Michael Britton

Portrait Drawing Lessons - Learn to draw portraits

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Where does an artist now go for their foundational training? The past five years have seen many art schools falter and close their doors. The ones that remain are prohibitively expensive for many and based in New York City and Chicago. Even then the quality of instruction lays more with an individual teacher than the institution.

In the United States the two major artist magazines are now owned by a single corporation. I fear that soon the older, weaker magazine will be subsumed into the larger publication. And that will be a pity. A single voice cannot possibly present the myriad banquet of realist art today. At best a magazine article provides a glib overview with little technical substance. At worst, an article is self-congratulatory palaver.

The internet is a vast sea of information. Wade into it for a distance and you realize that it is shallow.

The beginning artist is confronted with a monstrous challenge: choose the wrong path and years, even your entire art career, will be lost. Most will quit out of sheer frustration. This difficult choice is even more vexing than it appears -- the beginner has little experience on which to base their decision. They are at the mercy of wolves. The self-taught artist wanders in circles.

Drawing and painting is essentially about shape. The likeness of a portrait drawing is determined by the overall shape of the head followed by the succinct placement of the shapes of the features.

A beginner's foundation is to first acquire the skill of accurately transcribing a given shape: how wide, how high and fixing the angles. Everything else is built upon this all important precept. Most of my students acquire this ability within a few weeks of dedicated study.

In portrait drawing your first step is to learn how to strike an arabesque. This is more commonly known as the contour which is the entire outside shape of the head. Terminology implies intent; for me, arabesque implies rhythmic movement whereas contour is static. Everything counts in drawing!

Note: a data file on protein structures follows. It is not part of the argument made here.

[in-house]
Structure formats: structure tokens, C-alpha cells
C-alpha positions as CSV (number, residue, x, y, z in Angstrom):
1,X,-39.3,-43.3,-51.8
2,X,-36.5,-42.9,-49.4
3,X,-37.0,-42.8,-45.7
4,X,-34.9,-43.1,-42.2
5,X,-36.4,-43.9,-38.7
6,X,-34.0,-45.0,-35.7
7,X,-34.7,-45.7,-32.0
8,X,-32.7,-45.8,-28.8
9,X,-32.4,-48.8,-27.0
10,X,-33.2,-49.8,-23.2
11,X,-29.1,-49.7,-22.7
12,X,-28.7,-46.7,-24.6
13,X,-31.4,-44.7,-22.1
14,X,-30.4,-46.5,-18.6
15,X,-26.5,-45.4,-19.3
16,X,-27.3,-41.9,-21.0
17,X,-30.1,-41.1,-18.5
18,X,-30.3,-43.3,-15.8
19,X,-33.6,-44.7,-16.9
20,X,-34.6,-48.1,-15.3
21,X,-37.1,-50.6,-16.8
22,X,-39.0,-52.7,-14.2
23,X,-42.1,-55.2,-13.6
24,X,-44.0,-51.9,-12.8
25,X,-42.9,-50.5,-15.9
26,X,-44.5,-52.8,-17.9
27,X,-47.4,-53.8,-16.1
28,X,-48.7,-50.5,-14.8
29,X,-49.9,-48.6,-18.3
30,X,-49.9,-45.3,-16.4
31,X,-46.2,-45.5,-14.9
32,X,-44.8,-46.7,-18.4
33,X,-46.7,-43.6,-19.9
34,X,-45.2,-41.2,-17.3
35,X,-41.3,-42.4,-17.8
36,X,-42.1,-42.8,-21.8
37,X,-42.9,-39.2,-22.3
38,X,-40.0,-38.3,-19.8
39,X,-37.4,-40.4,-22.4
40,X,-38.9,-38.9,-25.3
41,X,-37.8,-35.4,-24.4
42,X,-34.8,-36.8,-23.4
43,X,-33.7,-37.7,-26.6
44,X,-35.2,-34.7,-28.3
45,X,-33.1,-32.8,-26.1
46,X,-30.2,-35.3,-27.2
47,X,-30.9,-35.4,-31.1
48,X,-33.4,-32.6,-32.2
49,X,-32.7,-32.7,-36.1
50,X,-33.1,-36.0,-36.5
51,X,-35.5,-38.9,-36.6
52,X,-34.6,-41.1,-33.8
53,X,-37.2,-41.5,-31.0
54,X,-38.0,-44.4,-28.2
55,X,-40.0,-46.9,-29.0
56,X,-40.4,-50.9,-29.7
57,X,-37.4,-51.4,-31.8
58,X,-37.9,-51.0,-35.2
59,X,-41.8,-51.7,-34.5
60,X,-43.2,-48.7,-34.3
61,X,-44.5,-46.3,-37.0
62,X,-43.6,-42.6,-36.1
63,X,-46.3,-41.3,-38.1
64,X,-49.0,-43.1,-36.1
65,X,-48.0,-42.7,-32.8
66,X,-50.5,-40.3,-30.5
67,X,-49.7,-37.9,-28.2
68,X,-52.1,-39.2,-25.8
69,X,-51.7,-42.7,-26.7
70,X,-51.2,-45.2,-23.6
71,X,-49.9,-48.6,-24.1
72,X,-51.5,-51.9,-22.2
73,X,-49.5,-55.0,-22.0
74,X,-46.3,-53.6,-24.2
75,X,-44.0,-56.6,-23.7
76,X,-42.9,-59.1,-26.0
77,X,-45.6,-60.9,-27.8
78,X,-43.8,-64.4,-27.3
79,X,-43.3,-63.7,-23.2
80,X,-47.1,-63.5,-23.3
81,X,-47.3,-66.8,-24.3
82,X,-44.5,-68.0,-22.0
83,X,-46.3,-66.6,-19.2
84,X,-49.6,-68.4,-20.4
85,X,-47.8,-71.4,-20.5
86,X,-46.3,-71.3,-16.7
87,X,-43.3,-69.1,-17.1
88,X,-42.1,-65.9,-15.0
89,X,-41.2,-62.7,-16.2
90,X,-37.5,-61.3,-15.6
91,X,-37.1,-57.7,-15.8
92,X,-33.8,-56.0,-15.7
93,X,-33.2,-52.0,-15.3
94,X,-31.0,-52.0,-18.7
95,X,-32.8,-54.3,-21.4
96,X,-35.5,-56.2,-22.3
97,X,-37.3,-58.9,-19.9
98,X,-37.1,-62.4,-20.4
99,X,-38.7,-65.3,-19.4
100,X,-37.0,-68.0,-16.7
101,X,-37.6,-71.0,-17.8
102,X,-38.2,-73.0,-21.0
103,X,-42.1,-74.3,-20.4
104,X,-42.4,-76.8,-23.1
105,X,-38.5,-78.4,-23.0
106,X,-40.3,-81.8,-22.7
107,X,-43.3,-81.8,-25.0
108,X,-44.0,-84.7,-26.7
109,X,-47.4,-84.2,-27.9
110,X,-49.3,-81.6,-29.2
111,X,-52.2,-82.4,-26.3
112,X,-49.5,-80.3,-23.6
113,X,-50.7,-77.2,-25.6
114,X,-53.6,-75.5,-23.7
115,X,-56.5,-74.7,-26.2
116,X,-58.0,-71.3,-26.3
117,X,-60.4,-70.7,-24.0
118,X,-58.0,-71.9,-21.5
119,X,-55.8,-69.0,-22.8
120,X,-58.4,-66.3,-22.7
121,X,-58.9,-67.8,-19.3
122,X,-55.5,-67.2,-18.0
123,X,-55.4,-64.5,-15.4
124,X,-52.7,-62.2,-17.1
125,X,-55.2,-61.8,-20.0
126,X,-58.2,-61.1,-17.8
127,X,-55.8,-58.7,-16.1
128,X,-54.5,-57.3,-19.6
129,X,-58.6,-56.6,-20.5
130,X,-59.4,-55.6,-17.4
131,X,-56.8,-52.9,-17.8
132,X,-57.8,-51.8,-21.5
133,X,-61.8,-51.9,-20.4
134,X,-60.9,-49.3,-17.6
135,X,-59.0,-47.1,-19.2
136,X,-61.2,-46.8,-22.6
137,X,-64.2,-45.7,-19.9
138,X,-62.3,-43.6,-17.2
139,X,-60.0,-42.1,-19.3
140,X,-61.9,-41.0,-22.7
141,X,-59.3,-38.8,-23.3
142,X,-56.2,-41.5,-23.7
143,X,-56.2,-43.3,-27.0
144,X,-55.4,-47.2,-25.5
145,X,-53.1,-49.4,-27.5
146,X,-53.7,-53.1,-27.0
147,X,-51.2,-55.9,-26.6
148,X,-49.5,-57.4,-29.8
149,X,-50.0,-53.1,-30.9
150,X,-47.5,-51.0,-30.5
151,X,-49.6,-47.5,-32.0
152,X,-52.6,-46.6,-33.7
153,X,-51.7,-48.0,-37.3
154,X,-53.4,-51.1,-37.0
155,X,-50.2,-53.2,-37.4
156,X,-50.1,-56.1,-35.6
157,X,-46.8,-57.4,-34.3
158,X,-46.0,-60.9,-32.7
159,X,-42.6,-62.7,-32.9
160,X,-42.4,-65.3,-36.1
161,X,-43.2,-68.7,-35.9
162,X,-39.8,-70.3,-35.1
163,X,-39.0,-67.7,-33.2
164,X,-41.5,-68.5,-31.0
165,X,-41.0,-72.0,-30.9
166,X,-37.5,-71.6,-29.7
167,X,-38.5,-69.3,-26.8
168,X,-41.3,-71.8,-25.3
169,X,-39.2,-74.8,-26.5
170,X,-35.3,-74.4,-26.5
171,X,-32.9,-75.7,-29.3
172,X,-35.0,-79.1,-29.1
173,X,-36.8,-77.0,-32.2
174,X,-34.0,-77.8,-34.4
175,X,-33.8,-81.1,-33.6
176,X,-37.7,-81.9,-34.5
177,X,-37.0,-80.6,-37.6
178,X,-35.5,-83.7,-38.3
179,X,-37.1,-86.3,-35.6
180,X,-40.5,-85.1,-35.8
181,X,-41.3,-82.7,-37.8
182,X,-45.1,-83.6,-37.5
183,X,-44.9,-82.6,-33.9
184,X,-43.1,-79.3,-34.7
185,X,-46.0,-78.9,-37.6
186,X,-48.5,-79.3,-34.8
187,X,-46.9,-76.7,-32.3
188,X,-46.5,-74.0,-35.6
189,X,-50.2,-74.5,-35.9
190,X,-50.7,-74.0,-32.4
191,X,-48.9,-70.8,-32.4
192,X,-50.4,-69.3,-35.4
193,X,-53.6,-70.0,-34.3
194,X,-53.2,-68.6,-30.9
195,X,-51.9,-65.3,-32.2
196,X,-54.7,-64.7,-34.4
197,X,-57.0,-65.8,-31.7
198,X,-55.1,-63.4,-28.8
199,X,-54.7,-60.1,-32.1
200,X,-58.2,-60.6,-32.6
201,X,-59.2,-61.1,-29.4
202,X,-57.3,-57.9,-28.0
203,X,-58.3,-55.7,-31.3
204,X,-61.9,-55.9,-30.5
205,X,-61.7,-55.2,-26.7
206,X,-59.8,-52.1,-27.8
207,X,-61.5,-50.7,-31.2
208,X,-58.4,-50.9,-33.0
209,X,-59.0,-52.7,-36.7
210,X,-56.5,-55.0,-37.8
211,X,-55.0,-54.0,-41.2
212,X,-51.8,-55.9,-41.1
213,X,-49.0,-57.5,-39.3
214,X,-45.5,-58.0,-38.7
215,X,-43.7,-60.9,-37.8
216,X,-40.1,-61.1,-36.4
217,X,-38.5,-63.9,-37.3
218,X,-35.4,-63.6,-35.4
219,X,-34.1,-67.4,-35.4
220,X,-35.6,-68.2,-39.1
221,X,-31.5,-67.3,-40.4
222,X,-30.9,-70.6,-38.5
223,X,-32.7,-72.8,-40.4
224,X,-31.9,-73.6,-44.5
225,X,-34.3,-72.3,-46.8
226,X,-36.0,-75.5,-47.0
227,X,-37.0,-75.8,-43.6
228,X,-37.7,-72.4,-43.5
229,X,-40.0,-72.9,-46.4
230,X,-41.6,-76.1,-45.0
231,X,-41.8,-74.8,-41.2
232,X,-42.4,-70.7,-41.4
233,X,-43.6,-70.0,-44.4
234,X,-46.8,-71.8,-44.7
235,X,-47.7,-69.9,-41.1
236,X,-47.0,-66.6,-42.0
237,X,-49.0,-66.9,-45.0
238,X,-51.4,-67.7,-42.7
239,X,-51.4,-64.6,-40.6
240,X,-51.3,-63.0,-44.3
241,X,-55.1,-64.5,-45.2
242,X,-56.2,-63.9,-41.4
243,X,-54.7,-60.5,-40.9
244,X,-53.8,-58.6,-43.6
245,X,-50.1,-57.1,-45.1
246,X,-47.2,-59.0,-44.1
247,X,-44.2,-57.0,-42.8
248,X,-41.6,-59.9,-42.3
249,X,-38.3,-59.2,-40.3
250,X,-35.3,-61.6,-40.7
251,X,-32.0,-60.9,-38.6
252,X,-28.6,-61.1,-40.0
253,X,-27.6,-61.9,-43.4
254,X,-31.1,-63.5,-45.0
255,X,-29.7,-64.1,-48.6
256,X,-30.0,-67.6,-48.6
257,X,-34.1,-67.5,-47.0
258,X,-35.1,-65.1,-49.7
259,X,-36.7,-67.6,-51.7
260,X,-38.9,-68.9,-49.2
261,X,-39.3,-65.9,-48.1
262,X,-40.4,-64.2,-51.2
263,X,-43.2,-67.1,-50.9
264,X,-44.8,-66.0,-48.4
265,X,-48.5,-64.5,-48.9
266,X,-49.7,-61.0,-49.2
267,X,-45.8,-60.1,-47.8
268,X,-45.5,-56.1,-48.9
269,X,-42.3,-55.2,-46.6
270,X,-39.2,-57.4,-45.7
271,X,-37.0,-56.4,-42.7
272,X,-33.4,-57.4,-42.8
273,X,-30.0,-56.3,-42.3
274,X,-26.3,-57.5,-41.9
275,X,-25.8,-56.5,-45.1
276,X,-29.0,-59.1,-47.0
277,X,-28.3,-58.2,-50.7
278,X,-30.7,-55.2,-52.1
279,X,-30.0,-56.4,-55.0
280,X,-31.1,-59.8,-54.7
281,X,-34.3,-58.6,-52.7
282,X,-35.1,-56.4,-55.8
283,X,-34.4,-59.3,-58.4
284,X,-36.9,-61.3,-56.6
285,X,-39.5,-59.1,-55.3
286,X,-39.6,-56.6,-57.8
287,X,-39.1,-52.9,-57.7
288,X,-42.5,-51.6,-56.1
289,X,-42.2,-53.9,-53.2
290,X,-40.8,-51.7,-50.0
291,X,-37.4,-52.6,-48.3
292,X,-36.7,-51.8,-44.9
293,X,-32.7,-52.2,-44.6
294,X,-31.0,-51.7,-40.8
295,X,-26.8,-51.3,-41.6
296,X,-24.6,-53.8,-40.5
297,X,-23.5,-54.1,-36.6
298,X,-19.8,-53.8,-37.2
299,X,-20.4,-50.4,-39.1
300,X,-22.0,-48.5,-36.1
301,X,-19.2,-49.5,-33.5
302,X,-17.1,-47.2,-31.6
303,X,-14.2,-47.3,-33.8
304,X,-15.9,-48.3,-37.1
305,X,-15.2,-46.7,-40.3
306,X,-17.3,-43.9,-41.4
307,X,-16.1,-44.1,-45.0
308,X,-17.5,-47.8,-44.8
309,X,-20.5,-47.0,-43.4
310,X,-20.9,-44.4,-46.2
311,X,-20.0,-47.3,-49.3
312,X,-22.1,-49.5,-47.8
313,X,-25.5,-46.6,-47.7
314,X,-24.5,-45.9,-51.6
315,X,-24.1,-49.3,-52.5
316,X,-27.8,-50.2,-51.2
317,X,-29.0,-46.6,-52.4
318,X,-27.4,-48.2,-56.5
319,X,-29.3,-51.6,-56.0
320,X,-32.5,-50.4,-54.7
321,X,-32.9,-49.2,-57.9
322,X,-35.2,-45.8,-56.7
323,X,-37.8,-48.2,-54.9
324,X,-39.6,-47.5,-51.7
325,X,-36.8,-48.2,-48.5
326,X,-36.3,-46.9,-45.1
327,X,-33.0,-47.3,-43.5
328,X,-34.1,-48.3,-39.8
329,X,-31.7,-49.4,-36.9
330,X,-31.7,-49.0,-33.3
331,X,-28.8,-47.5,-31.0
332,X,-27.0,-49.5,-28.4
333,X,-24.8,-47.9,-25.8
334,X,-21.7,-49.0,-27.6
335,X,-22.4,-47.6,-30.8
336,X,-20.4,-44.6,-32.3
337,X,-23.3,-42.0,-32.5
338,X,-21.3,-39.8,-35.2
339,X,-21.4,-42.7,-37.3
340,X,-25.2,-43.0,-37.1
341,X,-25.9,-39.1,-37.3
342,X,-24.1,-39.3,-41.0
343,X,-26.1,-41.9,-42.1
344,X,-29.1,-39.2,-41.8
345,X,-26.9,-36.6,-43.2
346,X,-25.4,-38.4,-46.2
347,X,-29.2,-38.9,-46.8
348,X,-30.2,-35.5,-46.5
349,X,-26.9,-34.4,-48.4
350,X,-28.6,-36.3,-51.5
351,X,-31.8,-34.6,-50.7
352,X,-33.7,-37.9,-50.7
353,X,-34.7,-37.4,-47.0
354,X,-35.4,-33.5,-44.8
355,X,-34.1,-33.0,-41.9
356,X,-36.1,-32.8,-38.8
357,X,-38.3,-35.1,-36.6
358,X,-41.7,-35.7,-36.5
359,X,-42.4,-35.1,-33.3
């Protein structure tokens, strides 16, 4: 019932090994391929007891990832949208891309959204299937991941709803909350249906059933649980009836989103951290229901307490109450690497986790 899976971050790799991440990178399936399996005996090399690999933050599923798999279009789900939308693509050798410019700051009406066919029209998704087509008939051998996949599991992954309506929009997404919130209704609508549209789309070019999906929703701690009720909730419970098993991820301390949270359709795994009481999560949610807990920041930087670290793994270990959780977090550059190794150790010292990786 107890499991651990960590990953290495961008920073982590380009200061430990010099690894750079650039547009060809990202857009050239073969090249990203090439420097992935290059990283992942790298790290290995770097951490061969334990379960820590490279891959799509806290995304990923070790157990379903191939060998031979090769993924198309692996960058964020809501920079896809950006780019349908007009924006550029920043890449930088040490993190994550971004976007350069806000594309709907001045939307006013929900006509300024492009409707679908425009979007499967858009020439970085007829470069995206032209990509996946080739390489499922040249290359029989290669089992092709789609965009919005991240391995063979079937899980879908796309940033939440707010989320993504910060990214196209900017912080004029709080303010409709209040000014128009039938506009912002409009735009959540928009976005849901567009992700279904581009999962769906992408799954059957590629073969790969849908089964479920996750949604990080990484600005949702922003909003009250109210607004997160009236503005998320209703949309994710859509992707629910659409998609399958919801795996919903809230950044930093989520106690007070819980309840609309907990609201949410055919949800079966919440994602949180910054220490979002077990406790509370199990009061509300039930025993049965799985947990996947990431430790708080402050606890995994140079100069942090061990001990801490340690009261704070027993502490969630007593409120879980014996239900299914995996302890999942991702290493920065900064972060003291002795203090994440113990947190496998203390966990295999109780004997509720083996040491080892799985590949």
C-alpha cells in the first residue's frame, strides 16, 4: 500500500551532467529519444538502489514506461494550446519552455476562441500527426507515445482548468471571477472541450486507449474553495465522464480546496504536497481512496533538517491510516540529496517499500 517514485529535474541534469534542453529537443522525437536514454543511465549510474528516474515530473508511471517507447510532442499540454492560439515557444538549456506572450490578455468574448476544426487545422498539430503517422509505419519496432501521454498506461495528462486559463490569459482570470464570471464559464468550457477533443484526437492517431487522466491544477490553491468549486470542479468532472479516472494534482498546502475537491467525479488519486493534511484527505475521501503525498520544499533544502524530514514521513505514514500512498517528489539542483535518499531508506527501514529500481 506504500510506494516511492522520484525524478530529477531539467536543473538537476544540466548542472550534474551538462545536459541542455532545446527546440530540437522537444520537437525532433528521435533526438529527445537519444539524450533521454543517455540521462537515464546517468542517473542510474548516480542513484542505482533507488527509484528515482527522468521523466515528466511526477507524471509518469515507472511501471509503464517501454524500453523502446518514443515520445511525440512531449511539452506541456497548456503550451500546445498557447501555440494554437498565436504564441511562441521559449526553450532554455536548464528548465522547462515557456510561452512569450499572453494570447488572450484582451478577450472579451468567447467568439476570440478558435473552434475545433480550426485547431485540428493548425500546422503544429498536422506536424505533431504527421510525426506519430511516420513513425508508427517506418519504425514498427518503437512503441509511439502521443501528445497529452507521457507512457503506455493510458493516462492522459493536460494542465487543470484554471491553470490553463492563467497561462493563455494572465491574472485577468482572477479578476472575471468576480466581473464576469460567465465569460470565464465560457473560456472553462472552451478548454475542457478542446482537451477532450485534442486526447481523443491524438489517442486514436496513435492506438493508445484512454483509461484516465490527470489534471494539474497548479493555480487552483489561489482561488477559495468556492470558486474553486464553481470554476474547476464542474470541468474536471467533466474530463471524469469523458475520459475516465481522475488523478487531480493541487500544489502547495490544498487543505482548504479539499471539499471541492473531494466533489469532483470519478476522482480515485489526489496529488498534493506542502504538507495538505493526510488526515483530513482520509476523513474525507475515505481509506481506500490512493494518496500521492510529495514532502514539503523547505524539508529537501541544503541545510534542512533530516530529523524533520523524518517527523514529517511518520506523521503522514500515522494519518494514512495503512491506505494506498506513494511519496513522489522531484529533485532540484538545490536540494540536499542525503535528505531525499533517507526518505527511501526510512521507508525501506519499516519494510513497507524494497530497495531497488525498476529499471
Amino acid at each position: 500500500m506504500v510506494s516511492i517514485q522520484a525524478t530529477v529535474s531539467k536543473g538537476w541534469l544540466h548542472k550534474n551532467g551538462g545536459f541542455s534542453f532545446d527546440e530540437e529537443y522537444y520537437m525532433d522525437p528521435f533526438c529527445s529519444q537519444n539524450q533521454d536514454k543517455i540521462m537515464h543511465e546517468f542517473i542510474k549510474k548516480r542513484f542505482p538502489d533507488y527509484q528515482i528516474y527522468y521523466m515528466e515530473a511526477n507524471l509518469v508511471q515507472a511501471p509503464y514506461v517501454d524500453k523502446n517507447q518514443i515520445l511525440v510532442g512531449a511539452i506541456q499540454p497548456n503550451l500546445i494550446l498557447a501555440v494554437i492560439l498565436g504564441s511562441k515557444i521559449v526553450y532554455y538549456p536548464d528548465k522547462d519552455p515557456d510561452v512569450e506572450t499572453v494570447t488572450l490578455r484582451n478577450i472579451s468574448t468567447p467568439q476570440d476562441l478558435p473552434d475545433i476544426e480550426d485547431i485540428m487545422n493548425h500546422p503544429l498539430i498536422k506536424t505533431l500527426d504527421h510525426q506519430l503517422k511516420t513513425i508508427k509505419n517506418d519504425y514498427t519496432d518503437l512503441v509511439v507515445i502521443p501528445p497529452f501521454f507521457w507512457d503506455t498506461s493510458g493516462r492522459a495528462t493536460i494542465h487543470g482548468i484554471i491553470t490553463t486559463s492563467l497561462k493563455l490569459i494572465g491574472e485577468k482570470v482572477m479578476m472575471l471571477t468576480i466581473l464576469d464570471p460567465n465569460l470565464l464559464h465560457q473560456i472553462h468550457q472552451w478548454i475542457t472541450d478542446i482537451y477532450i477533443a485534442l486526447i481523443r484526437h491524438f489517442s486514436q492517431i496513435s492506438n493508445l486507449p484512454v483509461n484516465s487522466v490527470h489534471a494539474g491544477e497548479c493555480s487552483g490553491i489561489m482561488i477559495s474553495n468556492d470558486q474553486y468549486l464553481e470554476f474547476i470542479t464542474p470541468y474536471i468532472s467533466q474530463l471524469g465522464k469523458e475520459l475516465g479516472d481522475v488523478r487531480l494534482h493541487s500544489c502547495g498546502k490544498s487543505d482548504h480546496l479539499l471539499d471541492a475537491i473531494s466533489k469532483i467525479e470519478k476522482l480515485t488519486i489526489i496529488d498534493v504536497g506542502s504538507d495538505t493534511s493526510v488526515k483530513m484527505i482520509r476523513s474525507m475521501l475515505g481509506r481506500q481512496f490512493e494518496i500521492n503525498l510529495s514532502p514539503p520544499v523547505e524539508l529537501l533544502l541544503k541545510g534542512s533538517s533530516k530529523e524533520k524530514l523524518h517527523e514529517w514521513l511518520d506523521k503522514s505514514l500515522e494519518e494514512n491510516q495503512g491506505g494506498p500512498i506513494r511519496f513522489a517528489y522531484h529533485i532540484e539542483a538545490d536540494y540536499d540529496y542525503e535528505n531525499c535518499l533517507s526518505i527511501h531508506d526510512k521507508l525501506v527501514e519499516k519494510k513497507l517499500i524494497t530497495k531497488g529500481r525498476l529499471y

Once you acquire the skill of accurately and consistently striking an arabesque your portrait drawing will literally rocket upwards. Everything flows from that one skill.

The curious thing, however, is that it is very difficult to train artists how to accurately strike an arabesque in a classroom. The reason for this is that everyone is at a different viewpoint relative to the model, hence everyone is dealing with significantly different shapes and proportions.

Online Portrait Drawing Lessons - Verna

Michael Britton, Verna, 2008, Sanguine Conte on Paper

The impetus of my teaching is to train you from beginner to a very advanced level by instilling in you a technically sound practice of drawing.

The arabesque, when you know how to do it, takes less than 10 seconds. And within the arabesque is found both the likeness and spirit of the portrait.

You should always work from general to specific. In portrait drawing that means beginning with the outside shape of the head and working inwards.

Sanguine conte is my favorite drawing medium and I prefer to use it with a painterly approach. Mine is an additive/subtractive process of building tone and this is a procedure that I demonstrate comprehensively in my workshops.

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Michael Britton is an internationally recognized artist and teacher trained at the Ontario College of Art (Toronto), the Art Students' League (New York City) and the New York Academy of Art Masters Program. He also holds both a BA and MFA from Columbia University, NY.Artacademy.com evolved from the Vancouver Academy of Art (1997 - 2004) of which Michael was the Artistic Director.

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